Romantic: Sunray Surf Clams in Lemony White Wine and Pepper Petals
Subtle, delicate, and refreshing...
I'll call this a little 'spa session' for our tastebuds
My clams did not have any sand in them, but just to make sure, soak them in salted water for about 30 mins.
- 700g Sunray Sur Clams, Sand cleared
- 1 Lemon, Wedged
- 1cup White Wine, Moon Bae Ju 23
- 4 teaspoons Marjoram, Dried
- 1/2 Dried Chili
- 2 teaspoons Pink Pepper
- Fresh Dill / Marjoram, For decoration
- Olive Oil
- Prepare cleaned Sunray Surf clams and lemon. Make sure your lemon is de-waxed and washed so the whole thing is edible.
- Get a pot that has a lid. Put the lid aside and set the pot on medium heat. Wait until the pot is hot enough to flambe. / Or, hot enough for waterdrops to roll around.
- Drizzle a little bit of olive oil and put the chili in. Wait for 5 seconds and throw in all the clams at once. Toss it around until one or two clams open.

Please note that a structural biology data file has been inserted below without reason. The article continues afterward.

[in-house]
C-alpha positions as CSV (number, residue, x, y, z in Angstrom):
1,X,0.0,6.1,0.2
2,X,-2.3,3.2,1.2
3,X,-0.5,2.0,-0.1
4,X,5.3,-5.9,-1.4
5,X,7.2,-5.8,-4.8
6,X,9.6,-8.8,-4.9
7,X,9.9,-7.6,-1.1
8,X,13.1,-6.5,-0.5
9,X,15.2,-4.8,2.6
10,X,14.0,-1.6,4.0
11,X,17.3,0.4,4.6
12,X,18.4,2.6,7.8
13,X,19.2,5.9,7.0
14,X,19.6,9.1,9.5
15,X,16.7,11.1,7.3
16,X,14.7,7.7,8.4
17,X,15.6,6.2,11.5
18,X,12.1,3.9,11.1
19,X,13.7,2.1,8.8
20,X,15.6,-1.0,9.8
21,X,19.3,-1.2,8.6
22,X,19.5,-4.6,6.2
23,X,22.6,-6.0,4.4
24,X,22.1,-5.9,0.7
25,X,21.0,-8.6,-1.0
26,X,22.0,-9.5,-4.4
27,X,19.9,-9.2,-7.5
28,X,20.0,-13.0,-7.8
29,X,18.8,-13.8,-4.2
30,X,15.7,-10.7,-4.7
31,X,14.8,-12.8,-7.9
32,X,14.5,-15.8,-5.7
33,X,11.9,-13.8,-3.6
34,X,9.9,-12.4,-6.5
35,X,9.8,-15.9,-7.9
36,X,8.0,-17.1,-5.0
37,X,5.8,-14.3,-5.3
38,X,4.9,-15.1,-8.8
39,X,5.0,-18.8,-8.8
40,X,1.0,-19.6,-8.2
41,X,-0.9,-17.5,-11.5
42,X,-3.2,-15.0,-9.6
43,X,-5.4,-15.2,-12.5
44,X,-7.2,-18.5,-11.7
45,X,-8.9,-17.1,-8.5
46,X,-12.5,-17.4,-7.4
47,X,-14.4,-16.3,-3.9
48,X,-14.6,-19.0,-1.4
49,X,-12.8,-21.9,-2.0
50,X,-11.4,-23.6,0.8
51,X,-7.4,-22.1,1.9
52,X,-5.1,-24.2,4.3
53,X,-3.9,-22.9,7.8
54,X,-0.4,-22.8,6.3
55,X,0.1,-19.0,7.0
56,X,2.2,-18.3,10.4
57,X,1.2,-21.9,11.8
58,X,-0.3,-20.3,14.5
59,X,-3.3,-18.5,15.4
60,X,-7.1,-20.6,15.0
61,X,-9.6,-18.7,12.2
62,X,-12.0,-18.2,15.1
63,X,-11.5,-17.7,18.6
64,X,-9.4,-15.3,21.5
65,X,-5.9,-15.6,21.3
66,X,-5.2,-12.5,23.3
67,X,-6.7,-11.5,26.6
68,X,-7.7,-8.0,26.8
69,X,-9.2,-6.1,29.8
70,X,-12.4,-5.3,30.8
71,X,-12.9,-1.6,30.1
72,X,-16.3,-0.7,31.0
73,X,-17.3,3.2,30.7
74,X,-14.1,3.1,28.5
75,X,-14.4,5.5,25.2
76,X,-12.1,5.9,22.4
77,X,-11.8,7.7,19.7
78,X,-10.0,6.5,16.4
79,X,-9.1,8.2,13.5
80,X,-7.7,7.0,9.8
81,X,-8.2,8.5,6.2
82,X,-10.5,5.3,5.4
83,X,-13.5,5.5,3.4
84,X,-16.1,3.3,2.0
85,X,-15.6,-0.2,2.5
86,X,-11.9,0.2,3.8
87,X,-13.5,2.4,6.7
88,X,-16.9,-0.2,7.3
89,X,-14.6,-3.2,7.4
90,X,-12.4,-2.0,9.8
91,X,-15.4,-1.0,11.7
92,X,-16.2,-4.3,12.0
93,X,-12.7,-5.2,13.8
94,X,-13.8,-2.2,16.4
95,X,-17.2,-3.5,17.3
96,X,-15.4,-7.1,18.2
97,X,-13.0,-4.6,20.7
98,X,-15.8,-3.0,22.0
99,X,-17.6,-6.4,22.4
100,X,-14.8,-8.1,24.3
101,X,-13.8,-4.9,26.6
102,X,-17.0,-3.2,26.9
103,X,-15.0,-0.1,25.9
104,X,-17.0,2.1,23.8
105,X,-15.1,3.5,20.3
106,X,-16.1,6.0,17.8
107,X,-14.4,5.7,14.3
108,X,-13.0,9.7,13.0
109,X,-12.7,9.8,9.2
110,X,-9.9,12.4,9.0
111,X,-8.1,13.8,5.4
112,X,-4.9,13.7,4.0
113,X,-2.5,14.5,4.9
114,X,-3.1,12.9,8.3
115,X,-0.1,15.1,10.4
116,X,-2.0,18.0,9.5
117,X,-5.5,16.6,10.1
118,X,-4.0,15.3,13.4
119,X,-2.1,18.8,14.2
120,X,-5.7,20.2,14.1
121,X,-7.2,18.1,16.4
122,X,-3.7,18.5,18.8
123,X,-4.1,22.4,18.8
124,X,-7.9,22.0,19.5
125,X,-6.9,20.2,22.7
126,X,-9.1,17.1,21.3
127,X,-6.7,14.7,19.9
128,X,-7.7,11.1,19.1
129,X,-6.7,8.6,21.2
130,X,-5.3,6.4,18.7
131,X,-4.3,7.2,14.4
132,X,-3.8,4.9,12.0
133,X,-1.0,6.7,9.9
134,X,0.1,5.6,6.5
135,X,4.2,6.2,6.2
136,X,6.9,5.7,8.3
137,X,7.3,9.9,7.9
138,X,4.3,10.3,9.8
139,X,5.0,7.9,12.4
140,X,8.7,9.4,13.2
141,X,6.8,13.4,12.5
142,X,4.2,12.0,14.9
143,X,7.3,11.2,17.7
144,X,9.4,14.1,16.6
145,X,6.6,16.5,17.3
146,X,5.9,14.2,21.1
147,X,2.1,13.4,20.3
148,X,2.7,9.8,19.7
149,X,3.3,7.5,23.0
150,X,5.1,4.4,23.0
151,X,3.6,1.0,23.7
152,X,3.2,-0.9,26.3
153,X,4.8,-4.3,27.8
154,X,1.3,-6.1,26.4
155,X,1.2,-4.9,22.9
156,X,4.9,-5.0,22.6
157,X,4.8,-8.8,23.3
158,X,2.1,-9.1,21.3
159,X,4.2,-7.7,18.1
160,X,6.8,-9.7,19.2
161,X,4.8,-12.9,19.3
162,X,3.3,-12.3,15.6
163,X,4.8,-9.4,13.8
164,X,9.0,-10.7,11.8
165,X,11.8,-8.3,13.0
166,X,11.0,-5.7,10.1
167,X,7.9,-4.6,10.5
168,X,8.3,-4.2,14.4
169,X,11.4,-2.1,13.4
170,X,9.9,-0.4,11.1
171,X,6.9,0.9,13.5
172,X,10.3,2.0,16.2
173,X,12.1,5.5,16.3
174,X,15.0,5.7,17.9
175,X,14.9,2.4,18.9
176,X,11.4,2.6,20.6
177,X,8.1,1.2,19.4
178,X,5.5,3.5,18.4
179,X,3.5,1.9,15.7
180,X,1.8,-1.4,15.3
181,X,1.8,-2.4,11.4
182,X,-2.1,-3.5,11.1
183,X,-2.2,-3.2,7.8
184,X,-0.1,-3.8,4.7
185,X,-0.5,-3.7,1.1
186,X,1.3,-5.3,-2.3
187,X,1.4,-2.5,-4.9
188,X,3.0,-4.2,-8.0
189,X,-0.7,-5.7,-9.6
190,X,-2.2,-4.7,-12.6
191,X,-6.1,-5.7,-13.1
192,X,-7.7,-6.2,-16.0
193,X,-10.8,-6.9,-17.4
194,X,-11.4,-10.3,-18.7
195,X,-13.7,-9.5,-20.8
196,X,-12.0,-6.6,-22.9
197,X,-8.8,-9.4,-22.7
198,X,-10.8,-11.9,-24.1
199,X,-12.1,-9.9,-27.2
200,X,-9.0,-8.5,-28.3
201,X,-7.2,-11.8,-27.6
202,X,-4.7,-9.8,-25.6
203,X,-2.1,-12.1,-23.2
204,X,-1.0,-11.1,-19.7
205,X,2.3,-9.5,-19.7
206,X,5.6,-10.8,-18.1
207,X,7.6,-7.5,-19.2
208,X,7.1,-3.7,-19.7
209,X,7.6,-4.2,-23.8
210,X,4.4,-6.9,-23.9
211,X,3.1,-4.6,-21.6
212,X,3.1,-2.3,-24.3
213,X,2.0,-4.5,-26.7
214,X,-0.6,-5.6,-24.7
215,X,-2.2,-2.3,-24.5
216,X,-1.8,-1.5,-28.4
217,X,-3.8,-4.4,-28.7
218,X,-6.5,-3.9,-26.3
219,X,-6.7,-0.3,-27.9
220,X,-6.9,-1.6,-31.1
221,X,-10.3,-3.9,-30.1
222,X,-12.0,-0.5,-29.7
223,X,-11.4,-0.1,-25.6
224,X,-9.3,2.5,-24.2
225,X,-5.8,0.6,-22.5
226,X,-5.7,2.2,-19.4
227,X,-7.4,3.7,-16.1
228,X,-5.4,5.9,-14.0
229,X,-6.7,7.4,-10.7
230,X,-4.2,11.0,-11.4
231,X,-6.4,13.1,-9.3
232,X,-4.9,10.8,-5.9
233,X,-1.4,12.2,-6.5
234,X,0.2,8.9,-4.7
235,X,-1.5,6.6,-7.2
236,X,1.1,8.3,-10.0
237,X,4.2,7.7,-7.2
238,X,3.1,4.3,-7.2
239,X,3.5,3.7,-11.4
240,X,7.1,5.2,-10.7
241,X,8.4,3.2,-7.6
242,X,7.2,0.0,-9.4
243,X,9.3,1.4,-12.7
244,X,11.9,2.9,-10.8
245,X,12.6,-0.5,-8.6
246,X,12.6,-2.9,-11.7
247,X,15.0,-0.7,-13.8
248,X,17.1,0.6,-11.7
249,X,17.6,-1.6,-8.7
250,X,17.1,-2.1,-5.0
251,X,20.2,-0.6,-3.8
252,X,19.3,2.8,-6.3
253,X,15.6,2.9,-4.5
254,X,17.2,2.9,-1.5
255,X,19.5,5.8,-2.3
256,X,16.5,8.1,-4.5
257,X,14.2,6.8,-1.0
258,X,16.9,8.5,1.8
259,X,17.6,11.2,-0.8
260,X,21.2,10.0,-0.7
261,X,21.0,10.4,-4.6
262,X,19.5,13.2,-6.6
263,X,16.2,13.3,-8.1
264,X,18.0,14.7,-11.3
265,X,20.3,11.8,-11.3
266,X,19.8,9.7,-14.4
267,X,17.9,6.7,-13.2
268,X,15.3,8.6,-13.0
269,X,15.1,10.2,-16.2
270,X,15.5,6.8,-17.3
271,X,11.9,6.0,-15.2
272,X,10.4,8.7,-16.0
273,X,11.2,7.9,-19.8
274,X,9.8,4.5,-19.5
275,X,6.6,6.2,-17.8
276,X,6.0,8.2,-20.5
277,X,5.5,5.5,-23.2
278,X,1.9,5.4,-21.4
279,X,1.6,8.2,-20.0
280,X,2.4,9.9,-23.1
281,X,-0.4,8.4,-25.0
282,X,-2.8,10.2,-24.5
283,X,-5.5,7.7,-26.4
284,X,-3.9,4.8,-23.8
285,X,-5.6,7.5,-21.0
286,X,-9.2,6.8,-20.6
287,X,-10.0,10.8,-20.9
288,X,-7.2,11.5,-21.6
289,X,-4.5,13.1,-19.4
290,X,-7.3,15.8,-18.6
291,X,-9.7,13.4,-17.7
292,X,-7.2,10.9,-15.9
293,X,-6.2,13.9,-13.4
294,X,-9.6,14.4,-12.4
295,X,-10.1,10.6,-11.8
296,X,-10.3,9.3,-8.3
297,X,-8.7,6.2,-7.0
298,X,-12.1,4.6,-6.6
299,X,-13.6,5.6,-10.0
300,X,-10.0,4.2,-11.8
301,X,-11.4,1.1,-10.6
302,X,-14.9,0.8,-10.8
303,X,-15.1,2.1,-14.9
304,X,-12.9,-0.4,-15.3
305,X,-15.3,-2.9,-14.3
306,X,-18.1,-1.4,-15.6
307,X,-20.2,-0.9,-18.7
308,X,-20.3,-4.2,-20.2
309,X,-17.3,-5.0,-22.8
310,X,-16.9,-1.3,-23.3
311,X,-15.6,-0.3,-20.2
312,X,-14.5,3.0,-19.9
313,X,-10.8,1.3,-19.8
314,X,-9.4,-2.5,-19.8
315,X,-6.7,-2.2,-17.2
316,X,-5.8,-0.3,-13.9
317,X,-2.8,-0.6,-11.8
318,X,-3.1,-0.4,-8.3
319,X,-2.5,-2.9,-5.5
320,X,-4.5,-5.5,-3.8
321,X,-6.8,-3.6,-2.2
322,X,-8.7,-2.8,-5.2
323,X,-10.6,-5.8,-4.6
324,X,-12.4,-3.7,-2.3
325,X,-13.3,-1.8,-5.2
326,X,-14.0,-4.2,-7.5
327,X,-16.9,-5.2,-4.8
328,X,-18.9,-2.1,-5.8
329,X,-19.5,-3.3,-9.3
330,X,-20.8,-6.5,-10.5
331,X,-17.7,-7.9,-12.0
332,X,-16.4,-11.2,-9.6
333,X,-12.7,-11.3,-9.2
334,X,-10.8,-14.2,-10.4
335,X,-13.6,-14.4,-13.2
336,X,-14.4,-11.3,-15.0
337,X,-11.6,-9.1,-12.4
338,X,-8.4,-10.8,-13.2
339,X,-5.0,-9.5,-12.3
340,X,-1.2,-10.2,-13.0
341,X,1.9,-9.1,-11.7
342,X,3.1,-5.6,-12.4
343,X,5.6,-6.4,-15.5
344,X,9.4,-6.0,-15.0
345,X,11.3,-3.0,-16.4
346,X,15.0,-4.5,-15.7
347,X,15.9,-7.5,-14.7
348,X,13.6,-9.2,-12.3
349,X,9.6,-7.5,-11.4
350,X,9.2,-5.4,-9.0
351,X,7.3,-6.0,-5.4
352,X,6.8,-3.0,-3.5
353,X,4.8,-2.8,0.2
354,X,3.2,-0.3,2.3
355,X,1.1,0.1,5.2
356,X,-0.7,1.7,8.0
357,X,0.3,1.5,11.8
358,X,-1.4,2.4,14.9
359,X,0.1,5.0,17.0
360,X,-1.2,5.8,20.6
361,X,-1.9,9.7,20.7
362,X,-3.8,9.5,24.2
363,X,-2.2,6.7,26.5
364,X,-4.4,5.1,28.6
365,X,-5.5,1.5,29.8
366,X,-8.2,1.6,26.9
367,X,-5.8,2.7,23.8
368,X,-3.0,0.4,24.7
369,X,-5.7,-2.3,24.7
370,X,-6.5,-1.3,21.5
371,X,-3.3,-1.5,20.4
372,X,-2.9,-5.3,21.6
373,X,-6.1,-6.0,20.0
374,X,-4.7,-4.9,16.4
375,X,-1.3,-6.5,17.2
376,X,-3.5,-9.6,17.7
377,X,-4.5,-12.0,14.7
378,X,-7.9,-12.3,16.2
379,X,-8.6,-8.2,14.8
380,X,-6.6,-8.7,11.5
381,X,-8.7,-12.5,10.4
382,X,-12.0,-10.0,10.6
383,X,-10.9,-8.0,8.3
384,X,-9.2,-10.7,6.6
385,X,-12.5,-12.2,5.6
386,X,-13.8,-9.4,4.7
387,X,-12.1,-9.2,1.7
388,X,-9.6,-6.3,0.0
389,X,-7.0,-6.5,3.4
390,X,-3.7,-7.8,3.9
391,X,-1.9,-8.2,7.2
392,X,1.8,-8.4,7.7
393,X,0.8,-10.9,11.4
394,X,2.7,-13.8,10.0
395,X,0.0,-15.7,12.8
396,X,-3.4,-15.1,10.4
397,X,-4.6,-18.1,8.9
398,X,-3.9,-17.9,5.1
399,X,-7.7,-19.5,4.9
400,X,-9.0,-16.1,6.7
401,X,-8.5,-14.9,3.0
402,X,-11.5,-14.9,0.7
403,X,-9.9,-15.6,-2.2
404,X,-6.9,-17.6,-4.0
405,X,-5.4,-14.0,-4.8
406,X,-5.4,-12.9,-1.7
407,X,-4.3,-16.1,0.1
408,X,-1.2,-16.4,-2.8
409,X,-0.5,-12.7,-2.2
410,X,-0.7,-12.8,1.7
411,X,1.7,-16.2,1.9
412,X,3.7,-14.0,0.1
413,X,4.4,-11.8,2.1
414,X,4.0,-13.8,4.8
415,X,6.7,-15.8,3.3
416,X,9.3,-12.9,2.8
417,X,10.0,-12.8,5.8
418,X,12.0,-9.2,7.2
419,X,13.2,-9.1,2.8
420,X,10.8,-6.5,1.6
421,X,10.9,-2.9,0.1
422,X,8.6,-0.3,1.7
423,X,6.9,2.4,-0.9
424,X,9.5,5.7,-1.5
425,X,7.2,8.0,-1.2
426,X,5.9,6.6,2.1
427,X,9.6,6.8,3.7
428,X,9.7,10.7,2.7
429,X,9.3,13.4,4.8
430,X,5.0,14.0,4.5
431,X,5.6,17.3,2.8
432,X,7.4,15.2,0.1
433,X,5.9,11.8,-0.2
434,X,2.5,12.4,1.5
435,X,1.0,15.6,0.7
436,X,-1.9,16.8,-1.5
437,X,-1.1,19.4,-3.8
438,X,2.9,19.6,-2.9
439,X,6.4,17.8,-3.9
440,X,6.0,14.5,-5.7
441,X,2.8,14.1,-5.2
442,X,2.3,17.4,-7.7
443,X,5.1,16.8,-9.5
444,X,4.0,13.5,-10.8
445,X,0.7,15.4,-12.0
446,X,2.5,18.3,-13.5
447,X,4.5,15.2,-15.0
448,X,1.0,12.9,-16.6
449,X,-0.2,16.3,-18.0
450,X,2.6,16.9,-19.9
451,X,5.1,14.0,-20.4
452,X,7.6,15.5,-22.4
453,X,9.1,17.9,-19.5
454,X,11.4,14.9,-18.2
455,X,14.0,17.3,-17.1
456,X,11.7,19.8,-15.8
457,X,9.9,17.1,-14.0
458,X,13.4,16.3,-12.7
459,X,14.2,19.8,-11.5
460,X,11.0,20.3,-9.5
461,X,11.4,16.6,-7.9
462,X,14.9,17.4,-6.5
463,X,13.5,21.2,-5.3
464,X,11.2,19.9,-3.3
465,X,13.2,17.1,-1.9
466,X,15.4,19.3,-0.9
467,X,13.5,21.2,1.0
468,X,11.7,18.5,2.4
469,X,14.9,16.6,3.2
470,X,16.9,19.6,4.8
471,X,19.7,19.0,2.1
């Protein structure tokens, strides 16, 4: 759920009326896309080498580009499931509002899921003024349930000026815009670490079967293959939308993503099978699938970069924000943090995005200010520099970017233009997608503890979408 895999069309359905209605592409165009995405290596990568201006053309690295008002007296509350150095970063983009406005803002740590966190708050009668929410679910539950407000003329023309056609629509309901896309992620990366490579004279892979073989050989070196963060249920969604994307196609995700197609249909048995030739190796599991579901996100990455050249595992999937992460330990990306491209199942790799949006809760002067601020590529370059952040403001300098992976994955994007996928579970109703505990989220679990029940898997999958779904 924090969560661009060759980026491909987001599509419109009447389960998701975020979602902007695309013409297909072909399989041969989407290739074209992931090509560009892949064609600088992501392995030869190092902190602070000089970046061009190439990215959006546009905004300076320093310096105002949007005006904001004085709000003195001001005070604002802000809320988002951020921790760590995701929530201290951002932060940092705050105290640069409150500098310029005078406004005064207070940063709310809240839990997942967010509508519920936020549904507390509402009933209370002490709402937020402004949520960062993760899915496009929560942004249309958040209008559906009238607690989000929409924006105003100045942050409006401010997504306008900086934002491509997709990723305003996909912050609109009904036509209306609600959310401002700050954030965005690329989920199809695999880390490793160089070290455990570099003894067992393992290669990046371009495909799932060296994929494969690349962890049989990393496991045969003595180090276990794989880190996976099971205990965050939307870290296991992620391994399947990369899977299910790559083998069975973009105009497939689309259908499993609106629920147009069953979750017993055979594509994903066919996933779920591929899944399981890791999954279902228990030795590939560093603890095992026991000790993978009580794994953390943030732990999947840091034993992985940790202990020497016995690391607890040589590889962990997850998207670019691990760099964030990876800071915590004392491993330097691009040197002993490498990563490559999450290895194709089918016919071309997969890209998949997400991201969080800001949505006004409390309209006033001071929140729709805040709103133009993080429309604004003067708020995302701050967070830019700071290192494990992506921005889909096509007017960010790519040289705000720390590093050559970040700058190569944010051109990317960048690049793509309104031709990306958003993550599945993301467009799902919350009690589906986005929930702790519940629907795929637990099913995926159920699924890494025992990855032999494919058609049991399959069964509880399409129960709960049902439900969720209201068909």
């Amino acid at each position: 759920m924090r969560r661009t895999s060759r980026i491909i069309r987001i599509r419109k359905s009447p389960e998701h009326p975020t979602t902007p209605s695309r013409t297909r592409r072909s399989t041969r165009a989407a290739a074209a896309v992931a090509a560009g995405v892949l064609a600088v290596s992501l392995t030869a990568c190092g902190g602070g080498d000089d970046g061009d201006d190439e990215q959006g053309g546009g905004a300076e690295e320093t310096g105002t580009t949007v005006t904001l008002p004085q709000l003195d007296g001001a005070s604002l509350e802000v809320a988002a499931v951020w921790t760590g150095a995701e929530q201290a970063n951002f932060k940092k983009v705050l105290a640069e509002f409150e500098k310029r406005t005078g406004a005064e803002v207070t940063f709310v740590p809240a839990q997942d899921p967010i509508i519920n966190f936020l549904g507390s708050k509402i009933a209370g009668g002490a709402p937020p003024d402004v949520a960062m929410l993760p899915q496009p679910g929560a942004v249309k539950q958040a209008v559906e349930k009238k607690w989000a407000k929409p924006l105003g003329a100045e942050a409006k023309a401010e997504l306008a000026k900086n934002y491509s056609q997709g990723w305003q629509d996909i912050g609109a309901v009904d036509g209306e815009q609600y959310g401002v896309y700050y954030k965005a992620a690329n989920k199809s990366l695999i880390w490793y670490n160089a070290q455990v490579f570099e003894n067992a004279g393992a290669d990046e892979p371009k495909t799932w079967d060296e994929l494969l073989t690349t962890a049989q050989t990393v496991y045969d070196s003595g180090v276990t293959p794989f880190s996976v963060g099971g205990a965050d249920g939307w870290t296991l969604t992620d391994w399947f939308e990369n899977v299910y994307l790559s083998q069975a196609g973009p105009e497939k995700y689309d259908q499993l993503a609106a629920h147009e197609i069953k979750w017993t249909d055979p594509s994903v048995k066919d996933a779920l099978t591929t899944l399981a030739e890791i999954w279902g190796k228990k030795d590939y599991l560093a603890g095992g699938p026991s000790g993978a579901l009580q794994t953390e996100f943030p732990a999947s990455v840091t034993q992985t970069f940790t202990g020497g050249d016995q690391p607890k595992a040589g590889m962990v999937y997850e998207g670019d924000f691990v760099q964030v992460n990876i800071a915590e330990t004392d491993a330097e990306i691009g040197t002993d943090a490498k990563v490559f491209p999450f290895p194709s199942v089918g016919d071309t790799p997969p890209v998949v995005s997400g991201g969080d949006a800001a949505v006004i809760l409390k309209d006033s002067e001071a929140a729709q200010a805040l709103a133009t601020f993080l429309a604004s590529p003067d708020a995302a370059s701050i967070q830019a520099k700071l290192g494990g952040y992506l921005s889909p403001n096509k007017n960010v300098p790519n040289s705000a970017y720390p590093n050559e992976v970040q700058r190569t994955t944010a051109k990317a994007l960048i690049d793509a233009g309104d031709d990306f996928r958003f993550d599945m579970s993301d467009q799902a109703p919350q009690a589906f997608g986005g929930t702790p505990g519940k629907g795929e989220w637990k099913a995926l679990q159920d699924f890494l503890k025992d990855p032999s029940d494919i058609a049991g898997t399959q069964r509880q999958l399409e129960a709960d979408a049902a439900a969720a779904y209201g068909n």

- Pour in the wine and set heat to high. Stir until more than half the clams are open.
- Pour in water right below the clam level so they will be barely soaked. (this depends on the pot). Put in the lemon.
- Place lid and lower heat to mid-low. Cook for 15mins. Make sure the pot just simmers and does not boil.
- Crush pink pepper corns with a metal spoon so they look like little rose petals.
- Once the clams are cooked, add the dried marjoram and some salt.
- Add the fresh herbs and pepper corn before served.
I was at the supermarket and stumbled across a tray of elegant looking clams and could not resist in trying them. So, I brought them home and toyed with my new culinary gears including fresh herbs, pink pepper corns and a traditional Korean grain wine called 'Moon Bae Ju'. Which puffs with aromas. It's supposed to be 40% alcohol and made of rough grains grown in the northern part of Korea, but what accidentally bought was a mass produced version mixed with rice and only 23% alcohol (doesn't taste like the original but good for cooking.)
The clams have a very subtle taste that is a bit sweet. The pepper corns were pungent, but gave a kick here and there, but it was actually the looks that made me use it. They look like tiny rose petals.
Any way, after the meal I had some leftover broth and was able to enjoy the luxury of turning it into soup by adding soaked foxtail millets.